Opposition leaders in Ivory Coast are demanding a “civil transition”, following Saturday’s presidential poll that their parties boycotted.
Pascal Affi N’Guessan and Henri Konan Bédié say it was illegal for President Alassane Ouattara to stand for a third term as it broke rules on term limits.
But the president’s supporters dispute this, citing a constitutional change in 2016 which they say means his first term effectively did not count.
Vote counting is still under way.
At least 16 people have been killed since riots broke out in August after President
Ouattara said he would run again following the sudden death of his preferred successor.
At least two people were killed during Saturday’s vote.
Key opposition figures are urging mass protests to block what they describe as a “dictatorship”.
Mr N’Guessan said on Sunday: “Opposition parties and political groups call for the start of a civil transition.”
“[We] note the end of President Alassane Ouattara’s mandate on October 31 and call on the international community to take note,” he added, saying a civil transition was needed to “create the conditions for a fair, transparent and inclusive election.”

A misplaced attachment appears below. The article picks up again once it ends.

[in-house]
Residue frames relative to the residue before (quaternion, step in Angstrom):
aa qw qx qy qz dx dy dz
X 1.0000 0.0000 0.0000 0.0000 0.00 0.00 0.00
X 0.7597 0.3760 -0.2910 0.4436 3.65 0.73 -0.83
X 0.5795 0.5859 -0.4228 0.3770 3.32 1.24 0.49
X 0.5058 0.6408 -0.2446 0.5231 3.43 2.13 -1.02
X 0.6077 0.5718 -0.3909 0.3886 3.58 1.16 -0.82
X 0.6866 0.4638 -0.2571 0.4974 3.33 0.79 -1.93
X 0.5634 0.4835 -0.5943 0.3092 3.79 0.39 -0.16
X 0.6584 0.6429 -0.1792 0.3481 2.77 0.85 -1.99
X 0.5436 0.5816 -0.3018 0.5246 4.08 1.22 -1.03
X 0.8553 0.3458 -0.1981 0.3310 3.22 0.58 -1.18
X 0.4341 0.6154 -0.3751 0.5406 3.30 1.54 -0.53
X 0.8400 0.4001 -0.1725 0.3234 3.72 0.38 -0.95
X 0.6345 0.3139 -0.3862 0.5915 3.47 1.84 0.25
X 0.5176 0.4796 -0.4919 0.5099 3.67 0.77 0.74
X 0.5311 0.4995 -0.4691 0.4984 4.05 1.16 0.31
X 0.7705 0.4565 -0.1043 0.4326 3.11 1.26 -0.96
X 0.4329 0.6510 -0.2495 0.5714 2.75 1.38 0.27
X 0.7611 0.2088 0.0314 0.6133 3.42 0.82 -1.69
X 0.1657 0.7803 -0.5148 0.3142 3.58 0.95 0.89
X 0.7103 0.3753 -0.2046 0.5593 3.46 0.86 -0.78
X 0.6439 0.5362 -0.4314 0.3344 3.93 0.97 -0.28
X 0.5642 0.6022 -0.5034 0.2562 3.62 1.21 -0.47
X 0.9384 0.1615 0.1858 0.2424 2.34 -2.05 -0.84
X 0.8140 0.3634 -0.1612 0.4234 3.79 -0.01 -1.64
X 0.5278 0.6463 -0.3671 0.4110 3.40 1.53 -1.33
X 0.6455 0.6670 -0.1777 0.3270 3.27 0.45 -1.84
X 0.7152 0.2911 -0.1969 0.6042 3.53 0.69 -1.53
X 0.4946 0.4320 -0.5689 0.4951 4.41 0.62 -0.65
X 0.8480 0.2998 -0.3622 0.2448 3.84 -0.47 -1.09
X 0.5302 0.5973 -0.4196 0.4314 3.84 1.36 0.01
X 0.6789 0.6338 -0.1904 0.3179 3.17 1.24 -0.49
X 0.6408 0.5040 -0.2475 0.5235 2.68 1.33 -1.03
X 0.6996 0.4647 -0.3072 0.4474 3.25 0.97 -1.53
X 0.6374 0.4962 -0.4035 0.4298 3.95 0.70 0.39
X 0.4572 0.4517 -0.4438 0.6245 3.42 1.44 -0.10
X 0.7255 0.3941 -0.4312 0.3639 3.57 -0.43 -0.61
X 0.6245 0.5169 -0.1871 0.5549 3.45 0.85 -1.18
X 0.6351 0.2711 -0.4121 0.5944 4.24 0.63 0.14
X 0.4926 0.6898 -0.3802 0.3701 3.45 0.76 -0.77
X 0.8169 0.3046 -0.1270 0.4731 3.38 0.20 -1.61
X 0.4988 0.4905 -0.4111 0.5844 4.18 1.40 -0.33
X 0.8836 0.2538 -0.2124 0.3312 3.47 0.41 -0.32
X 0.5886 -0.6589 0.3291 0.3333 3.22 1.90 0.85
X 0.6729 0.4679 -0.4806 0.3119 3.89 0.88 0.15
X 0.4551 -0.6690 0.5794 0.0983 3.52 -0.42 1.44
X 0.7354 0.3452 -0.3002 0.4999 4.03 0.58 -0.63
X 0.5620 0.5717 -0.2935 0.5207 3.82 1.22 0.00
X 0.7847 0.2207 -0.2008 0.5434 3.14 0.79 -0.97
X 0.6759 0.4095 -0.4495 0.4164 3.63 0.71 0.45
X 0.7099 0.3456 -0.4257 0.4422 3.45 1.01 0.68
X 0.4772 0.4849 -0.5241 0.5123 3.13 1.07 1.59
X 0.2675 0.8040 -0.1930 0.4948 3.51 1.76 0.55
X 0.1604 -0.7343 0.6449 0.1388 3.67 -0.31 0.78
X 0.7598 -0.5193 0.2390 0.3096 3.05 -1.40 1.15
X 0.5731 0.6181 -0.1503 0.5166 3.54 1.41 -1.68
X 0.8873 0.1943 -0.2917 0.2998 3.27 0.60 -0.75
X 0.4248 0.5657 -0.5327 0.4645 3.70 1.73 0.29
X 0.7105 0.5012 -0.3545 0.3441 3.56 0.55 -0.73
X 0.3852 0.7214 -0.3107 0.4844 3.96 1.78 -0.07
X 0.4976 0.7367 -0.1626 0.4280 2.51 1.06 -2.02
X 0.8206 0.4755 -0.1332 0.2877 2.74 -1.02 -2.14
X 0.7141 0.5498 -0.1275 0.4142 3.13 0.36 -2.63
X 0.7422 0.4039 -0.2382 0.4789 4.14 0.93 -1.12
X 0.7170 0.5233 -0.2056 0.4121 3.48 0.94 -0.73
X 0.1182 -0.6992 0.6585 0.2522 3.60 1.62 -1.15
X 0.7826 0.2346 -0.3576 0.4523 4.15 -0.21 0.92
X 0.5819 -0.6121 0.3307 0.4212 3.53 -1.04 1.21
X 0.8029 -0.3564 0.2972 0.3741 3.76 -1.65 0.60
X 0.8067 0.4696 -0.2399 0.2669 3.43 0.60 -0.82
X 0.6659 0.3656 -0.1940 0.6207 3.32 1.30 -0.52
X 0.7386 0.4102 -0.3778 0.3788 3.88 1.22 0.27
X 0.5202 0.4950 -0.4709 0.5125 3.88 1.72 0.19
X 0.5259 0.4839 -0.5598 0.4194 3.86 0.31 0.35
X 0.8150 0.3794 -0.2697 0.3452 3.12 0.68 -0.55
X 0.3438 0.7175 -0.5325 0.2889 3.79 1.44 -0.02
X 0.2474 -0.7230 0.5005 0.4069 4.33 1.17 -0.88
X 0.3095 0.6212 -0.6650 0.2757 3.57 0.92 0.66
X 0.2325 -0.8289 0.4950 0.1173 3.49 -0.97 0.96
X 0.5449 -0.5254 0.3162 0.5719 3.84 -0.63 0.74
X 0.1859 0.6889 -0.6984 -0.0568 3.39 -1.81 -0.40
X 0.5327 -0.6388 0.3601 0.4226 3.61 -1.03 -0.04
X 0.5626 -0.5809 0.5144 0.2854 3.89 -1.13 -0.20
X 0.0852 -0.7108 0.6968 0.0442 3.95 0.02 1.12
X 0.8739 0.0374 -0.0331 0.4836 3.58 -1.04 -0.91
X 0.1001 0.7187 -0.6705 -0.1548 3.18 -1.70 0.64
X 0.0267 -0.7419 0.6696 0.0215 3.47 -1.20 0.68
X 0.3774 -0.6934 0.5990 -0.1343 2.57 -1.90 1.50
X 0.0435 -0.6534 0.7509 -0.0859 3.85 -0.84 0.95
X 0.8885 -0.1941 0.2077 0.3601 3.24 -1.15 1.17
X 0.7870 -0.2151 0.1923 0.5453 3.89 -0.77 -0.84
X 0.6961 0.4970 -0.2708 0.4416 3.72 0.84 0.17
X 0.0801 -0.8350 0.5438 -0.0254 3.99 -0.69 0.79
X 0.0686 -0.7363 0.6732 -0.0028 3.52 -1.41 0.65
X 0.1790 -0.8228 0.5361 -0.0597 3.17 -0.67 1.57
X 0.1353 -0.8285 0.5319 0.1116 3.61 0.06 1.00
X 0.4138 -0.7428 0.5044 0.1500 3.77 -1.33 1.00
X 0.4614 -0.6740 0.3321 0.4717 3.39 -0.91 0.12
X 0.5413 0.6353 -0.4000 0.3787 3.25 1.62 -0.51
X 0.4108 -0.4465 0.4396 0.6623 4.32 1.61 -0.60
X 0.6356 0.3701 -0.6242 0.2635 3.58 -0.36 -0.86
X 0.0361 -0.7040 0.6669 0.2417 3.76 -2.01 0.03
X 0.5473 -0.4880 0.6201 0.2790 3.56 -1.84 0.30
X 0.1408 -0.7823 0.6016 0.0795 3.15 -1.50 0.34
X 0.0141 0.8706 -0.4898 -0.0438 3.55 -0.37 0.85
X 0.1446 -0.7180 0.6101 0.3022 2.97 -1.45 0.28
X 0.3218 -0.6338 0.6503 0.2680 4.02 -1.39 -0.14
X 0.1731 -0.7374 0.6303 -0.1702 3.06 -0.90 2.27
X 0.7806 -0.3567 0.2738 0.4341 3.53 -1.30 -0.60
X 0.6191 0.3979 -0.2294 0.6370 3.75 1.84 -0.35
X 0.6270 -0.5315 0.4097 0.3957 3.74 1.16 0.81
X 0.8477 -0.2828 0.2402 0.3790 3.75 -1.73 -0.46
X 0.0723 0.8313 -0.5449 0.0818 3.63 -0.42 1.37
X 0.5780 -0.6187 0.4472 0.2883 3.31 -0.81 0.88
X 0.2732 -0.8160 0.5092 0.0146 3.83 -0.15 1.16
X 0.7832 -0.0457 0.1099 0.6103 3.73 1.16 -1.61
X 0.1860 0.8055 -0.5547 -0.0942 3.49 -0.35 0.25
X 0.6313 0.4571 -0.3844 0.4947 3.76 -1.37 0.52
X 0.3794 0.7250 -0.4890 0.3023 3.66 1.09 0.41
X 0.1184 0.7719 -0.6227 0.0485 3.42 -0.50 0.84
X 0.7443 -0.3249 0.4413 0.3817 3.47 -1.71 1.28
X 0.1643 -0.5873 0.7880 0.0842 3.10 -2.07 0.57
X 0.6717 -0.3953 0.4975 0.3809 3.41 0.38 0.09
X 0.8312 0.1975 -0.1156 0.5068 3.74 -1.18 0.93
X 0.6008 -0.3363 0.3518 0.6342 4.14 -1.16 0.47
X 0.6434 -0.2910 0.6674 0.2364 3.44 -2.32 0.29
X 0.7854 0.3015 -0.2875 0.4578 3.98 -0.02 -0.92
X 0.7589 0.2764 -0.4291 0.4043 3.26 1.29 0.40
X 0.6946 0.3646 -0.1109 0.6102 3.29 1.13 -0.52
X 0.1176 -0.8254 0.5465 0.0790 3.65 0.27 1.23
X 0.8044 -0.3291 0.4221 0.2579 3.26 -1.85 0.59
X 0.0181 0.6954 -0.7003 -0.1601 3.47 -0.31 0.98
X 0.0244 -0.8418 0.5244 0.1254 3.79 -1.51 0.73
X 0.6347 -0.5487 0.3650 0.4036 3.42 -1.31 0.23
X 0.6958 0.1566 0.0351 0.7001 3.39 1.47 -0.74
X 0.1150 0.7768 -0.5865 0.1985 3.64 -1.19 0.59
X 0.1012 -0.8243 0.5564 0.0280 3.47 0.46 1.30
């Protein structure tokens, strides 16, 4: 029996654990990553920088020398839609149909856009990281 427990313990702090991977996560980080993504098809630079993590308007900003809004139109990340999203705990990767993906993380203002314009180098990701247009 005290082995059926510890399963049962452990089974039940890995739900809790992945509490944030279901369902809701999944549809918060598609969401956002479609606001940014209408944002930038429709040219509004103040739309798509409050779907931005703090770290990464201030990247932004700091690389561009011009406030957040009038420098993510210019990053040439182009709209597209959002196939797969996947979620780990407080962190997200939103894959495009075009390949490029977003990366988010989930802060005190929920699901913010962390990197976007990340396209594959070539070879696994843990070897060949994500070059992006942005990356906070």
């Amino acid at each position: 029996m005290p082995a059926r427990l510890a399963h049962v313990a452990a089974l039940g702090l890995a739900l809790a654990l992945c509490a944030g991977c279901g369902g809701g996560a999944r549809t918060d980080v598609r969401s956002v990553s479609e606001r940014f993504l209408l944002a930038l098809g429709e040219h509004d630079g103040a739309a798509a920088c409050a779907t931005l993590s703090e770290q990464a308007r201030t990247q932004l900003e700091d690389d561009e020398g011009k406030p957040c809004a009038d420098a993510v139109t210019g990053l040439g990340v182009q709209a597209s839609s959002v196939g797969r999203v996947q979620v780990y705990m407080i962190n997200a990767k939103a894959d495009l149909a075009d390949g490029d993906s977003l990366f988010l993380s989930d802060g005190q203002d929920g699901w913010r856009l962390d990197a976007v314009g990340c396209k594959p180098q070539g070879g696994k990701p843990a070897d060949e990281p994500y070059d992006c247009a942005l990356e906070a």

Several polling stations were ransacked in opposition strongholds on Saturday and election materials were burned.
In the eastern town of Daoukro, protesters erected roadblocks. Meanwhile tear gas was used to push away demonstrators who gathered close to where the president cast his ballot in the main city, Abidjan.
At least two monitors from the independent election group Indigo Côte d’Ivoire were attacked, the Washington Post reports. It quotes the group as saying 21per cent of polling stations were closed during the day.
But the electoral commission head called the disturbances on Saturday “minimal”, saying they “only affected 50 polling stations out of 22,381”.
Some 35,000 security officers were deployed across the country to transport election materials and ensure safety, the security minister said.
After voting in Abidjan on Saturday, Mr Ouattara called for an end to the protests.
“I call on those who called for civil disobedience, which led to the loss of life, to stop,” he said.
“They should stop because Ivory Coast needs peace, these are criminal acts and we hope that all this can stop, so that after the election this country may continue on its course of progress, which it has enjoyed over the last few years.” -BBC